Cut flowers are an important agricultural crop in California. Historically, growers have used the highest quality water to irrigate many of these sensitive and non-consumable crops to produce superior flowers. In recent decades, however, there has been an increase in agricultural production overall and an increase in population. These phenomena, when coupled with diminishing sources of fresh water, continue to intensify competition for high-quality water. One solution for the agricultural industry, especially greenhouse growers, has been to use lower quality water and/or greenhouse effluents to irrigate their crops. Many growers have also found applications for saline or degraded wastewaters in their own operations that continue to allow them to produce high-quality marketable crops (Skimina, 1992). In many instances, growers can use lower quality water to produce crops of superior quality. Cut flowers, because they are non-consumable high-value crops, are ideal for a production system that uses degraded water having higher electrical conductivities for irrigation. Historically, most cut flowers have been considered to be glycophytes and were expected to have little or no salinity tolerance (Greenway and Munns, 1980). Production of crops under saline conditions does raise concerns given that salinity stress, either as a result of an osmotic or specific ion effect, can stunt growth, produce foliar injury, affect nutrient balance, impair root function, and distort flower growth (Valdez-Aguilar et al., 2009). Recent research now indicates that many cut flowers, including varieties of Matthiola incana, Antirrhinum majus, Celosia argentea, Limonium perezii, Limonium sinuatum, and Helianthus annuus, have proven levels of salinity tolerance (Carter and Grieve, 2006, 2008; Carter et al., 2005a, 2005b; Grieve et al., 2006, 2008; Monk and Peterson, 1961). Studies performed in Israel also show that cut flowers, Japanese limonium in particular, can be produced using irrigation water with electrical conductivities up to 11.5 dS·m−1 (Shillo et al., 2002). In some instances, salinity exposure has proven benefits. Height control is an important quality issue for some floral crops. For example, when chrysanthemum and celosia are grown under non-saline conditions, the flowering stems are often excessively tall and weak. With proper management, salinity becomes an environmentally friendly alternative to chemical growth retardants to restrict height and strengthen stems (Carter et al., 2005a; Lee and van Iersel, 2008; Shillo et al., 2002).

It is also important for growers to understand how different combinations of salts will affect their crops. Flower growers in coastal regions of California will find it more useful to know how their crops will respond to increases in sodium chloride, the primary salt in sea water, given that sea water intrusion of groundwater is on the rise. Growers in the Imperial and Coachella Valleys of southern California will find it more useful to understand how sulfate-based salts of magnesium and calcium, in addition to sodium chloride, will affect their crops. Much of the irrigation water in this region is derived from the Colorado River watershed and contains nutrients and salts from agricultural runoff that increase the electrical conductivity (EC) of the water (Carter and Grieve, 2008; Carter et al., 2005a).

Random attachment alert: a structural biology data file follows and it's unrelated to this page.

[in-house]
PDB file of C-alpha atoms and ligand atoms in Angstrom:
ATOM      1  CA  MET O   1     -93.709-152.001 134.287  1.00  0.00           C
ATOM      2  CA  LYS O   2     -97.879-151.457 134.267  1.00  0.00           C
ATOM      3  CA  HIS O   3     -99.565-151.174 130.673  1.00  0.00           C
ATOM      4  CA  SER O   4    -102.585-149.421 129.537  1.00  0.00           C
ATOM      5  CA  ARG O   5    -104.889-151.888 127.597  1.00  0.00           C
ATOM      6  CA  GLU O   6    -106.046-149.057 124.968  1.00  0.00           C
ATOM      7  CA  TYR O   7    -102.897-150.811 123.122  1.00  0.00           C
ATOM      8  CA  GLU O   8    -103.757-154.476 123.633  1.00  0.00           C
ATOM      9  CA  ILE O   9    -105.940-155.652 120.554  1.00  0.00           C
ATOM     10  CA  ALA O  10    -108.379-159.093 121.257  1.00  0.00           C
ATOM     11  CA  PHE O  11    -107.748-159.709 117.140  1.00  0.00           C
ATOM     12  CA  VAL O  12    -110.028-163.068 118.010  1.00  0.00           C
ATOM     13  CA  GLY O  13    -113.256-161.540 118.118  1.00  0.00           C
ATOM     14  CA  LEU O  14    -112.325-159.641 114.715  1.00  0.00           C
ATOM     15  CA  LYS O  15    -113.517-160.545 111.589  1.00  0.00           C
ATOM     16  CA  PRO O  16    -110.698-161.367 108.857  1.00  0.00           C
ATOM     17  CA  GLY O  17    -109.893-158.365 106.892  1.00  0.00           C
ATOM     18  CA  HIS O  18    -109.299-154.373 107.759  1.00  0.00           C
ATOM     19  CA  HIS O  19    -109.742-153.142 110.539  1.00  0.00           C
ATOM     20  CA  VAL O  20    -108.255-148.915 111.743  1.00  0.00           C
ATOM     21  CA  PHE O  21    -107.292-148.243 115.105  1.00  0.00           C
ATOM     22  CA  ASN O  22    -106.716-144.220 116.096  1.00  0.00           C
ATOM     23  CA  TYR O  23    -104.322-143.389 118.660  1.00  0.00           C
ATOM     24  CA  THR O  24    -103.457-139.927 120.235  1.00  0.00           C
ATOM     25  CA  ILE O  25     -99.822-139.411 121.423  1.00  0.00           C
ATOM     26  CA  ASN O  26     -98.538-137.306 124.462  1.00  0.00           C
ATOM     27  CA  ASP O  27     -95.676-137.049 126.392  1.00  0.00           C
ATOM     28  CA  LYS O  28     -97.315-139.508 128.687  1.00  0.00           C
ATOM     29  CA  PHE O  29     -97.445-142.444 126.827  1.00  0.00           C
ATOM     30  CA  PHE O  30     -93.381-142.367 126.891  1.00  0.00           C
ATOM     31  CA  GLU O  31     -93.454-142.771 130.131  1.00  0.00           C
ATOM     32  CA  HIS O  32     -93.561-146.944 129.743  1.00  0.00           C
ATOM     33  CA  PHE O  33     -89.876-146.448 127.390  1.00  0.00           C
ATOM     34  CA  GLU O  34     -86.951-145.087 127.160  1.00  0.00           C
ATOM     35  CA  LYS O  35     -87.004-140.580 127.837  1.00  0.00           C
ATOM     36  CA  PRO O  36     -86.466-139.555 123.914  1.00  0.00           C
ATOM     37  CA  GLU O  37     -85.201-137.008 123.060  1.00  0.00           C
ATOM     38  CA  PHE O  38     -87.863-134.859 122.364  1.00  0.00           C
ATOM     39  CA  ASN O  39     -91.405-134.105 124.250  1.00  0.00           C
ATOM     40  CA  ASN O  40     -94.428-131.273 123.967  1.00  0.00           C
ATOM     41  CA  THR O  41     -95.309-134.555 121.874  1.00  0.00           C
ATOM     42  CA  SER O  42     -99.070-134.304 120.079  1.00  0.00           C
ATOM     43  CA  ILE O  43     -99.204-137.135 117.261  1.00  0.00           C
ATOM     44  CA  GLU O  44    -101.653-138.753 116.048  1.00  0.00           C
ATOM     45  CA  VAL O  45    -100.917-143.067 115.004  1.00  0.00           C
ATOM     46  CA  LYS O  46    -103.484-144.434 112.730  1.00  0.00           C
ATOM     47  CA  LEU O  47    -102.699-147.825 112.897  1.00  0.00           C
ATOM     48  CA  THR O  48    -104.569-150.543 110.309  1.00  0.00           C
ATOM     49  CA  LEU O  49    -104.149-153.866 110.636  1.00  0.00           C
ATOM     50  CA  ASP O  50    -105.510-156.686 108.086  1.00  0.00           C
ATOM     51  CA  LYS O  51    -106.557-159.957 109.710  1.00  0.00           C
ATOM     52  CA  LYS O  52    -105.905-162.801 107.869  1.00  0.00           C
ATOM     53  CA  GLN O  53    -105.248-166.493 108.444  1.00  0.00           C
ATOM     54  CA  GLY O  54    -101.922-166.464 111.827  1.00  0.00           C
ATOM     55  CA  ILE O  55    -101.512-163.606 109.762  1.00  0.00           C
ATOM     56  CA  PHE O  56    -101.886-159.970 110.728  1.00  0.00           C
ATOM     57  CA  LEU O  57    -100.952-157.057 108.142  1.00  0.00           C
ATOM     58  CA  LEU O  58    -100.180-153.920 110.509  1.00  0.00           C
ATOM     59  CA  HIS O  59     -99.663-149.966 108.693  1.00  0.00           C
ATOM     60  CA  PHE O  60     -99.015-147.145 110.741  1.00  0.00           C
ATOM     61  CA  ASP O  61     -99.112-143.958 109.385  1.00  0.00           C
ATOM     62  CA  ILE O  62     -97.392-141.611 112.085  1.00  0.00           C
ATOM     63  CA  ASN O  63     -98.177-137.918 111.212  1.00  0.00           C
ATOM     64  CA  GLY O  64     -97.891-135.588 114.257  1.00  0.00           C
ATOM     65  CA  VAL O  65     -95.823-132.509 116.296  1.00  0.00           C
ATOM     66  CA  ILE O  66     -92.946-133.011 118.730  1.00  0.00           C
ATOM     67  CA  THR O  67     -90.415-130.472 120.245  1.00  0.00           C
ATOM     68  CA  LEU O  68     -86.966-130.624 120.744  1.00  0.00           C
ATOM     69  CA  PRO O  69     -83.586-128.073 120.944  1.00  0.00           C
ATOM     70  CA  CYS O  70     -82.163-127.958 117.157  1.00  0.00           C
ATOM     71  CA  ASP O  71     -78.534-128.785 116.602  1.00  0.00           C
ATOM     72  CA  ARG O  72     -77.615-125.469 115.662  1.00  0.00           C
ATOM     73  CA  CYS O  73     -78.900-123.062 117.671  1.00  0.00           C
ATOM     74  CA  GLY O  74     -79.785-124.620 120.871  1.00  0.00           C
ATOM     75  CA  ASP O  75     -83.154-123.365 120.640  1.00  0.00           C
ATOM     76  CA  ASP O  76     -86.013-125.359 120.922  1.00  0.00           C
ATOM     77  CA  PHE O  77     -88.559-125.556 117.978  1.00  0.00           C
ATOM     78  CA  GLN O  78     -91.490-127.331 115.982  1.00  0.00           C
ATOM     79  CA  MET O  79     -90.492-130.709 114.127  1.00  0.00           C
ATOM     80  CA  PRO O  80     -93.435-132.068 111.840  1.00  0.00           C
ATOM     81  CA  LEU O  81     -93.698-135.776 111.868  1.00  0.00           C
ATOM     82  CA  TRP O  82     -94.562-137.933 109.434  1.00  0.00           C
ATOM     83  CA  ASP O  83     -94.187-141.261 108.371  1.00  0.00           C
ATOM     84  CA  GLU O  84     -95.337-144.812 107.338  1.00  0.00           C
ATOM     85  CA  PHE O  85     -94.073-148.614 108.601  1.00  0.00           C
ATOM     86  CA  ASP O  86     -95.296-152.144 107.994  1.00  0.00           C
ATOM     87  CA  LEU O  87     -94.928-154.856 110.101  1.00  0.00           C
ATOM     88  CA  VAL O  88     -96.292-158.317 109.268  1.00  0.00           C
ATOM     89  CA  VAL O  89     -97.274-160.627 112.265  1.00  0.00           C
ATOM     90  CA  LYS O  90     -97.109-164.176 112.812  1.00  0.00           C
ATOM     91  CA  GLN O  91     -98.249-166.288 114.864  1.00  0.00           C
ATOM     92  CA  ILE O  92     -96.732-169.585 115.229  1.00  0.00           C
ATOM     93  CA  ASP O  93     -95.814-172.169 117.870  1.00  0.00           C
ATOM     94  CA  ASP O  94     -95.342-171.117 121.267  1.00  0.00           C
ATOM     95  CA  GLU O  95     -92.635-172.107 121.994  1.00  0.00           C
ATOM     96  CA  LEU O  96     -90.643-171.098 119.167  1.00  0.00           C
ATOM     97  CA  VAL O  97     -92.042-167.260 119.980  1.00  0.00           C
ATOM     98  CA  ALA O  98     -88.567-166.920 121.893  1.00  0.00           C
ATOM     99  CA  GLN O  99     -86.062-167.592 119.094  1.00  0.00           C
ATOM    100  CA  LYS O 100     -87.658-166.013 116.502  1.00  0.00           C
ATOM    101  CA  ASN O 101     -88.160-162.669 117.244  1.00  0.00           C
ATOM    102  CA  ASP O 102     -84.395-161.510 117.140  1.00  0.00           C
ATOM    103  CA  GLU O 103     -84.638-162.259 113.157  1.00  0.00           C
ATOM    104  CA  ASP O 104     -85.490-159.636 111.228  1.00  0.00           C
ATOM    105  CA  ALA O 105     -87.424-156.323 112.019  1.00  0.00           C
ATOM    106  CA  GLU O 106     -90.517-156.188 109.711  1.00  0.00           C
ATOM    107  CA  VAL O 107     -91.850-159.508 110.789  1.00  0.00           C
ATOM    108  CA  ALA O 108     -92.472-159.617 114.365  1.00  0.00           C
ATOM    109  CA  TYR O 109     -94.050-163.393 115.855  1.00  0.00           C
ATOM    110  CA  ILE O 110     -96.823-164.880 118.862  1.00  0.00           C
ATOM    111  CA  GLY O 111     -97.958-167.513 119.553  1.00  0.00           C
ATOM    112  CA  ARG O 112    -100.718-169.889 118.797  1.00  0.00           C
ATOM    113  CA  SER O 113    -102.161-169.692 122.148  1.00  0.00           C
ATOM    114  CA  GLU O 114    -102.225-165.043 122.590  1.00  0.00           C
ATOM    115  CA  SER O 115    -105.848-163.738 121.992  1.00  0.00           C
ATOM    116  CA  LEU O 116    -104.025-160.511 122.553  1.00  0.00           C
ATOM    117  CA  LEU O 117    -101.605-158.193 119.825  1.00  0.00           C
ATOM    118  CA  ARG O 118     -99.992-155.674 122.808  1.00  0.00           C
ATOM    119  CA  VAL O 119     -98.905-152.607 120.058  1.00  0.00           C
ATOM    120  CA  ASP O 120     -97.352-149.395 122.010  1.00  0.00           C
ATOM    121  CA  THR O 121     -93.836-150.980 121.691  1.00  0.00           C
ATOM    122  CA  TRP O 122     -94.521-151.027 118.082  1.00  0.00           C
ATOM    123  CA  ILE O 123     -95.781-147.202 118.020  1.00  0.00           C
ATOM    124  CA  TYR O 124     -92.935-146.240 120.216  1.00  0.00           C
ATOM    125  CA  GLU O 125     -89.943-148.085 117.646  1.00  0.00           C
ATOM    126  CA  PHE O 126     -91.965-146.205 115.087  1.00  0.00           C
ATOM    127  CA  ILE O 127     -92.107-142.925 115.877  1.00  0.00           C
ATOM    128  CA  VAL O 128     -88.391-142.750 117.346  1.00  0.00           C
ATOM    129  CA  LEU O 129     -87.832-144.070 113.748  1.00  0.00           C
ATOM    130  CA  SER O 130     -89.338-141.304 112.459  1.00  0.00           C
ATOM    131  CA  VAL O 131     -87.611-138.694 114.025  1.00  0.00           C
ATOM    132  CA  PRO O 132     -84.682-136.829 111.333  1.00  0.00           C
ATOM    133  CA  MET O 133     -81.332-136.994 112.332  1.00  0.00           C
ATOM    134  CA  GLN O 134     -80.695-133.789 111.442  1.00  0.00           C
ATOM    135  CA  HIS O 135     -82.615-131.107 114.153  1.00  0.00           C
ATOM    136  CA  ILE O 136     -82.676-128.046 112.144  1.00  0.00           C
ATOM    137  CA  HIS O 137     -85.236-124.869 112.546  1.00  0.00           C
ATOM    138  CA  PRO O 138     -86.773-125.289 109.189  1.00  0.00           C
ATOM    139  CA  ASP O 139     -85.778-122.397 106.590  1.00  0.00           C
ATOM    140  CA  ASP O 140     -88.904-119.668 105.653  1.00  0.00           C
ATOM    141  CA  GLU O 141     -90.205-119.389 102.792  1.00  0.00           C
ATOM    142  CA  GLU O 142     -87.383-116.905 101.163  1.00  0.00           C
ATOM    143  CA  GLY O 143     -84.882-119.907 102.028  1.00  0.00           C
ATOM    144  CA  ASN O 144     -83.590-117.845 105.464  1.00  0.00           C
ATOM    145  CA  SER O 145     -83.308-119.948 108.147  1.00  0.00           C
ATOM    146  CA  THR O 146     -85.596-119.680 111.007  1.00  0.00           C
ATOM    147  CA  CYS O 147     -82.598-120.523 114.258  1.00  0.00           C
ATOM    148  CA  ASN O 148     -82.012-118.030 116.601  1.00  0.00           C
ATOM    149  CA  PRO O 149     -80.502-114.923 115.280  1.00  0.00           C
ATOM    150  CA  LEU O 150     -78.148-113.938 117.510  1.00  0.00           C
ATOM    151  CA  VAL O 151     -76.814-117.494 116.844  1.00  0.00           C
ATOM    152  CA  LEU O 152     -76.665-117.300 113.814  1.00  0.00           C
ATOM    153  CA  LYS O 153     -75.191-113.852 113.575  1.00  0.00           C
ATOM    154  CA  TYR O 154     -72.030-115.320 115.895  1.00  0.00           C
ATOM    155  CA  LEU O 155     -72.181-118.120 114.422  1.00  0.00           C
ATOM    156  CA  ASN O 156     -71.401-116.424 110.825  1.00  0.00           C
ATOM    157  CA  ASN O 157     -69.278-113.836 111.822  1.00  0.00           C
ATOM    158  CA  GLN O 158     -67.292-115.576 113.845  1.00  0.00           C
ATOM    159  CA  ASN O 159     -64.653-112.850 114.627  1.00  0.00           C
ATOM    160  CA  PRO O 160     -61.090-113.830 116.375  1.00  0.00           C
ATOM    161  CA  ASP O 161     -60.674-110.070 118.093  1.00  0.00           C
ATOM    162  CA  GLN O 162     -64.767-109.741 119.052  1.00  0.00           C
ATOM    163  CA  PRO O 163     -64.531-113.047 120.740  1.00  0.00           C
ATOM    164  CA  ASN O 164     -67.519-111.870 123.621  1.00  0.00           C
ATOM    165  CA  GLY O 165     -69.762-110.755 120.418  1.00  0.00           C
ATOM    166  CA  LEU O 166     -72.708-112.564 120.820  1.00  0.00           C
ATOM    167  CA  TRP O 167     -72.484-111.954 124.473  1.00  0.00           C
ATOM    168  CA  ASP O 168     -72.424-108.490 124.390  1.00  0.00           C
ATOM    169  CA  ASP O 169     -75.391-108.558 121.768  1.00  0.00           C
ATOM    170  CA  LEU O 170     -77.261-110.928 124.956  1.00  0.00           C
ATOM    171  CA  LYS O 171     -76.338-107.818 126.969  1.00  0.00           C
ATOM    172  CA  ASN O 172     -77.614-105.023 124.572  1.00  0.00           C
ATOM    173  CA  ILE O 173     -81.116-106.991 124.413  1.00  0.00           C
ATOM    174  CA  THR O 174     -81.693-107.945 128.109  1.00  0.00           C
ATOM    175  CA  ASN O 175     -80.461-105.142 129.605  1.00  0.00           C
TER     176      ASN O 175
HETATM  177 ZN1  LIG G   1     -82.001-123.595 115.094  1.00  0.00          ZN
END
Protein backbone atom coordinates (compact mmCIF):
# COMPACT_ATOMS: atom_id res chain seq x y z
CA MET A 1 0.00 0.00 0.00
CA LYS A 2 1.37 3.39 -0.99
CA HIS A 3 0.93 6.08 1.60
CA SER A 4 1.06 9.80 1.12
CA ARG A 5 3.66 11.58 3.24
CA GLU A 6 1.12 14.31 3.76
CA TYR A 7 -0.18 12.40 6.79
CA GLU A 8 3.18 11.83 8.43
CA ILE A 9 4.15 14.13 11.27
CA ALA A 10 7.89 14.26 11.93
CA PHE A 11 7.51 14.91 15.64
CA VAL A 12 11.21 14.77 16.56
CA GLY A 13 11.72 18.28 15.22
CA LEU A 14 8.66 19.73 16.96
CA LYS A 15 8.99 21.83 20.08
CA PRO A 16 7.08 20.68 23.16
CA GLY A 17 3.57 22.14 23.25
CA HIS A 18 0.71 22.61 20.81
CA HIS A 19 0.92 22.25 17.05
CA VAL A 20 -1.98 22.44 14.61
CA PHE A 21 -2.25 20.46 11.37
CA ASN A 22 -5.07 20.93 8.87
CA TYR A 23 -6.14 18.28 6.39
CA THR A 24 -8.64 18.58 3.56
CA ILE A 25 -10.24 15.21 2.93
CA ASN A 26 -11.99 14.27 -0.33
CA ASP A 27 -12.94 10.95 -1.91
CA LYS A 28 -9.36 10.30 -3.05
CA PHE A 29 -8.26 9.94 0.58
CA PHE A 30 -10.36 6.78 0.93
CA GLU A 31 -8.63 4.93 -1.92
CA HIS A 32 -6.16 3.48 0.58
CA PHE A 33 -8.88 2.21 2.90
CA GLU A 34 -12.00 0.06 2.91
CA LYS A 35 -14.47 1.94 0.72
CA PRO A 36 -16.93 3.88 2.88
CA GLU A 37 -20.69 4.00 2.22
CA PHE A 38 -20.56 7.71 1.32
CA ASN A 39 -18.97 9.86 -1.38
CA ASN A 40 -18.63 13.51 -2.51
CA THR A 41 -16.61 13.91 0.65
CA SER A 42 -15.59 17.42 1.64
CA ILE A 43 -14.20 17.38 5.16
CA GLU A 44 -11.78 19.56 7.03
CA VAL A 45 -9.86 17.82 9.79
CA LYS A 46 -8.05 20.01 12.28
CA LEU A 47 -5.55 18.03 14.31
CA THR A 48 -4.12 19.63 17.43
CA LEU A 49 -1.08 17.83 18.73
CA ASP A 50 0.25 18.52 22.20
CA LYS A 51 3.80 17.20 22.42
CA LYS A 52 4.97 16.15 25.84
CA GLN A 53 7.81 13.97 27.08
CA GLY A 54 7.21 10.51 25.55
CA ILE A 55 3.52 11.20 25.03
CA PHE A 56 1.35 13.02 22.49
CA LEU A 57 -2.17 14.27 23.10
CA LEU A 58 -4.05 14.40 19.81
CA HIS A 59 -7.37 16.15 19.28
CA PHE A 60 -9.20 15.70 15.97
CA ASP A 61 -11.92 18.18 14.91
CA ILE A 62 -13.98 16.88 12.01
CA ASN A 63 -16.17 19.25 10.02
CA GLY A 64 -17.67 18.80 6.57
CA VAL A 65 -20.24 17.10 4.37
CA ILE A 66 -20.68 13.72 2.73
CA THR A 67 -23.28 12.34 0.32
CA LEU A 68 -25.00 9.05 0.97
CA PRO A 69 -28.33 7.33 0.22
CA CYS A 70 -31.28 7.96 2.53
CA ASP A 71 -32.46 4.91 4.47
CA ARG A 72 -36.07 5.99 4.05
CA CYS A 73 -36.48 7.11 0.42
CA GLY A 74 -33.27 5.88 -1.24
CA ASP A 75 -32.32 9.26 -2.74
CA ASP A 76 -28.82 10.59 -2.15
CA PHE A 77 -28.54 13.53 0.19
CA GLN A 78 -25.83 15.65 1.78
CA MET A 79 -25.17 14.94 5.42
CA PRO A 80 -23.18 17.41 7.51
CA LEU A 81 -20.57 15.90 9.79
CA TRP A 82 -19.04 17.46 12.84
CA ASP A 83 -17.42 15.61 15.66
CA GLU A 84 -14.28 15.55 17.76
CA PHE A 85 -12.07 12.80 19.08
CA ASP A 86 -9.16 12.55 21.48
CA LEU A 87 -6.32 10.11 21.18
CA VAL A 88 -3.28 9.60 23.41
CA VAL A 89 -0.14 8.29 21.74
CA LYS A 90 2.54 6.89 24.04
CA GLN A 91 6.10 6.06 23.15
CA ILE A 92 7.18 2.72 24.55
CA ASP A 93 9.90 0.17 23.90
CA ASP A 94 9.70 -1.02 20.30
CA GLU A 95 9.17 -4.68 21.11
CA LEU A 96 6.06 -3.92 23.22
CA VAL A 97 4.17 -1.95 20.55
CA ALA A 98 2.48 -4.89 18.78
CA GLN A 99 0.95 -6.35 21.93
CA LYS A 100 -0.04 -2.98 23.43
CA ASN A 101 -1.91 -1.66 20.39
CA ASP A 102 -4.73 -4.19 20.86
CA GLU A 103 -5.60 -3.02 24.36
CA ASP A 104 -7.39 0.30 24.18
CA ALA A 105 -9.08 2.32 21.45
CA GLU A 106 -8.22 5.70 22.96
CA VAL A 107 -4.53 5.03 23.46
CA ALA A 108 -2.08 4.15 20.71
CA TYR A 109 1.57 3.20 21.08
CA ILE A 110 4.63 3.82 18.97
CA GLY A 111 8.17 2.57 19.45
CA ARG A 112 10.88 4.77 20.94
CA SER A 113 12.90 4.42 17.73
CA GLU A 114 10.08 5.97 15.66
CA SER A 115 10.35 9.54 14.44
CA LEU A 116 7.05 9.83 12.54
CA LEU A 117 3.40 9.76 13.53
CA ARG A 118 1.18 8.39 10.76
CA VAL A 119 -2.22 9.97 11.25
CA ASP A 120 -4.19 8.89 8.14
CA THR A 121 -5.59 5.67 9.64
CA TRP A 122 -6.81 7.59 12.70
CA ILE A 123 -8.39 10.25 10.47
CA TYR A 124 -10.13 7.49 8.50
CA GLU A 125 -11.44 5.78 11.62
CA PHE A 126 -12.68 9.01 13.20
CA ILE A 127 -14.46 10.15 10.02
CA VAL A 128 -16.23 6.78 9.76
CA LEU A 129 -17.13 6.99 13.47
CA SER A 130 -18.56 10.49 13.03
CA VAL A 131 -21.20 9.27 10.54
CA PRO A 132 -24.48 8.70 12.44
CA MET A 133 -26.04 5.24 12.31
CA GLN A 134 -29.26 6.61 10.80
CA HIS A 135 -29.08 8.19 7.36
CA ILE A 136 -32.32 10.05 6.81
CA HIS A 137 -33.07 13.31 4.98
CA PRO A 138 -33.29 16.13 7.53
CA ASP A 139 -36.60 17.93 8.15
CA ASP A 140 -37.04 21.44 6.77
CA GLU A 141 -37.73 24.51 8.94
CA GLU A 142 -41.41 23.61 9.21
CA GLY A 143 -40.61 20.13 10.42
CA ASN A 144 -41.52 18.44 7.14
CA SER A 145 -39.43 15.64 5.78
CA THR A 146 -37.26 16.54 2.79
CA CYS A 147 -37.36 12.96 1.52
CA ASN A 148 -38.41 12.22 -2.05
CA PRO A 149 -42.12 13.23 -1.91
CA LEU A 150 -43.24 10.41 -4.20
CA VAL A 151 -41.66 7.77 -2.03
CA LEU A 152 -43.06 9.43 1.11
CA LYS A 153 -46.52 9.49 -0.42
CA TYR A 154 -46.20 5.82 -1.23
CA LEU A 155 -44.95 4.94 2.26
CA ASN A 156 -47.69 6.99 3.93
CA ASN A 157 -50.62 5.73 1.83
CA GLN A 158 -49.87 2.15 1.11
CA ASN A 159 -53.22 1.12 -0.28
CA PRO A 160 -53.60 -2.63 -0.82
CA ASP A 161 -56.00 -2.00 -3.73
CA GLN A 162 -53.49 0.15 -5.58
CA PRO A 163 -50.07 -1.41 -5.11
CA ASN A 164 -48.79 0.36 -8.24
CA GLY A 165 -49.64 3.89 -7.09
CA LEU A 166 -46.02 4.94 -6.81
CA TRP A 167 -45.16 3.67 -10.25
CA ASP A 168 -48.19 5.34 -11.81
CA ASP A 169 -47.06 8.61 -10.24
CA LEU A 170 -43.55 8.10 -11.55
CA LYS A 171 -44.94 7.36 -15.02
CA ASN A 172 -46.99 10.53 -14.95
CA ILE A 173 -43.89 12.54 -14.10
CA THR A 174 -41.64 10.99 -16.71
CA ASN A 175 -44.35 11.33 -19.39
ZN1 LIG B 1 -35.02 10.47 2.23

Zinnia elegans is native to Mexico and is grown commercially as a bedding plant and cut flower. It is known for its tolerance to hot and dry conditions (Dole and Wilkins, 1999). Zinnia is also an economically important crop in the United States. Because of its general tolerance to dry and saline environments and its economic importance, we selected zinnia to evaluate as a potentially salt-tolerant cut flower crop.

Specifically, our goals in this investigation were to: 1) determine whether marketable cut flowers of two zinnia cultivars could be produced under increasing salinity in a greenhouse environment; 2) determine whether differences were found in plant growth when plants were exposed to irrigation water dominated by either sulfate- or chloride-based salts; and 3) determine leaf mineral compositions of two zinnia cultivars when exposed to saline irrigation waters differing in ionic composition.

Materials and Methods

Growth in greenhouse conditions.

Seeds of ‘Benary's Giant Golden Yellow’ and ‘Benary's Giant Salmon Rose’ were purchased from Johnny's Selected Seeds (Winslow, ME) and sown in each of 30 greenhouse sand tanks (1.2 × 0.6 × 0.5 m) at the U.S. Salinity Laboratory in Riverside, CA. A template was used to mark eight rows (spaced at 12 cm) with 10 wells per row (spaced at 5 cm) in each tank. Four adjacent rows were randomly assigned to ‘Salmon Rose’ and the remaining four were assigned to ‘Golden Yellow’ in each of the 30 tanks to help mitigate any potential position effects within the greenhouse. Two seeds were sown in each well on 8 June 2004. Seedlings were thinned to one seedling per well after cotyledons emerged within 1 week of planting resulting in 40 plants per cultivar per tank.

To determine the effects of water ionic composition and salinity on the growth on these two zinnia cultivars, we implemented a completely randomized experimental design with three replications per treatment. Thirty sand tanks provided three replicates of 10 treatments total. Two ionic water compositions were prepared to simulate saline wastewater resources prevalent in southern California at five target salinity levels [2.5 (control), 4.0, 6.0, 8.0, and 10.0 dS·m−1]. Dilutions of sea water were prepared with laboratory chemicals to simulate diluted well waters where sea water intrusion of groundwater has occurred in coastal regions of California. These preparations were constructed to ensure a 1:1 Ca:Mg ratio so that adequate plant nutrition could be maintained (Carter and Grieve, 2008; Grattan and Grieve, 1999). The second water ionic composition was prepared to mimic estimates of the ion compositions of water imported from the Colorado River to the inland valleys of California and on simulations of what these water compositions would be on further concentrations by plant–water extractions and by evaporation (Suarez and Simunek, 1997) (Table 1).